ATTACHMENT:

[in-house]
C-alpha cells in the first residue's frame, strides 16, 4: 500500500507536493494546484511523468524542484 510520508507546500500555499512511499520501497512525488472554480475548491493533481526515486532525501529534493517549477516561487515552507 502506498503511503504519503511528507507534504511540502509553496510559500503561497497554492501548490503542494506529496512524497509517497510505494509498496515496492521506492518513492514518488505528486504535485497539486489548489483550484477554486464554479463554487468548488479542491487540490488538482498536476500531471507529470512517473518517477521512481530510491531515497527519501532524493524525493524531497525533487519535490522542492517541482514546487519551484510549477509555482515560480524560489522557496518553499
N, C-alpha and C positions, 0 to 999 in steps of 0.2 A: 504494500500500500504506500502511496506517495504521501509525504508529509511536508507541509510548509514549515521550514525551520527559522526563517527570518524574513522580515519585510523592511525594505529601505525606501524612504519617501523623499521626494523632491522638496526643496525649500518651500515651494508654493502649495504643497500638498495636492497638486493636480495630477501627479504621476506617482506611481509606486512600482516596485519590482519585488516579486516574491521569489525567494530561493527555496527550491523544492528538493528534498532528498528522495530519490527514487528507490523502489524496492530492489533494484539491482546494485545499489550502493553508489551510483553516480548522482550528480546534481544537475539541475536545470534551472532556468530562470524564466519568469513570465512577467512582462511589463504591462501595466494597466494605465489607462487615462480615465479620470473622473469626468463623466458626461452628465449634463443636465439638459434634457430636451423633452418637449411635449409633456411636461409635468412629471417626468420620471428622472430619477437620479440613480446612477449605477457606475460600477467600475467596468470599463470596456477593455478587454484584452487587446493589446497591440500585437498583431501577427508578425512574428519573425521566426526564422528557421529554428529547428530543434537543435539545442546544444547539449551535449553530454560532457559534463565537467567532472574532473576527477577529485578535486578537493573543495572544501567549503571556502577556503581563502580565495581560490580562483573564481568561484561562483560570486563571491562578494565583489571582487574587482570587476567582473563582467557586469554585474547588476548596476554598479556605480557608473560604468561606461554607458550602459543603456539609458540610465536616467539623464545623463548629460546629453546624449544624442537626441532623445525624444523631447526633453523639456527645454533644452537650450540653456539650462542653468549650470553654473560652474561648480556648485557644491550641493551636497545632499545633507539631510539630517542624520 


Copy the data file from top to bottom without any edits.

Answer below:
[in-house]
C-alpha cells in the first residue's frame, strides 16, 4: 500500500507536493494546484511523468524542484 510520508507546500500555499512511499520501497512525488472554480475548491493533481526515486532525501529534493517549477516561487515552507 502506498503511503504519503511528507507534504511540502509553496510559500503561497497554492501548490503542494506529496512524497509517497510505494509498496515496492521506492518513492514518488505528486504535485497539486489548489483550484477554486464554479463554487468548488479542491487540490488538482498536476500531471507529470512517473518517477521512481530510491531515497527519501532524493524525493524531497525533487519535490522542492517541482514546487519551484510549477509555482515560480524560489522557496518553499
N, C-alpha and C positions, 0 to 999 in steps of 0.2 A: 504494500500500500504506500502511496506517495504521501509525504508529509511536508507541509510548509514549515521550514525551520527559522526563517527570518524574513522580515519585510523592511525594505529601505525606501524612504519617501523623499521626494523632491522638496526643496525649500518651500515651494508654493502649495504643497500638498495636492497638486493636480495630477501627479504621476506617482506611481509606486512600482516596485519590482519585488516579486516574491521569489525567494530561493527555496527550491523544492528538493528534498532528498528522495530519490527514487528507490523502489524496492530492489533494484539491482546494485545499489550502493553508489551510483553516480548522482550528480546534481544537475539541475536545470534551472532556468530562470524564466519568469513570465512577467512582462511589463504591462501595466494597466494605465489607462487615462480615465479620470473622473469626468463623466458626461452628465449634463443636465439638459434634457430636451423633452418637449411635449409633456411636461409635468412629471417626468420620471428622472430619477437620479440613480446612477449605477457606475460600477467600475467596468470599463470596456477593455478587454484584452487587446493589446497591440500585437498583431501577427508578425512574428519573425521566426526564422528557421529554428529547428530543434537543435539545442546544444547539449551535449553530454560532457559534463565537467567532472574532473576527477577529485578535486578537493573543495572544501567549503571556502577556503581563502580565495581560490580562483573564481568561484561562483560570486563571491562578494565583489571582487574587482570587476567582473563582467557586469554585474547588476548596476554598479556605480557608473560604468561606461554607458550602459543603456539609458540610465536616467539623464545623463548629460546629453546624449544624442537626441532623445525624444523631447526633453523639456527645454533644452537650450540653456539650462542653468549650470553654473560652474561648480556648485557644491550641493551636497545632499545633507539631510539630517542624520 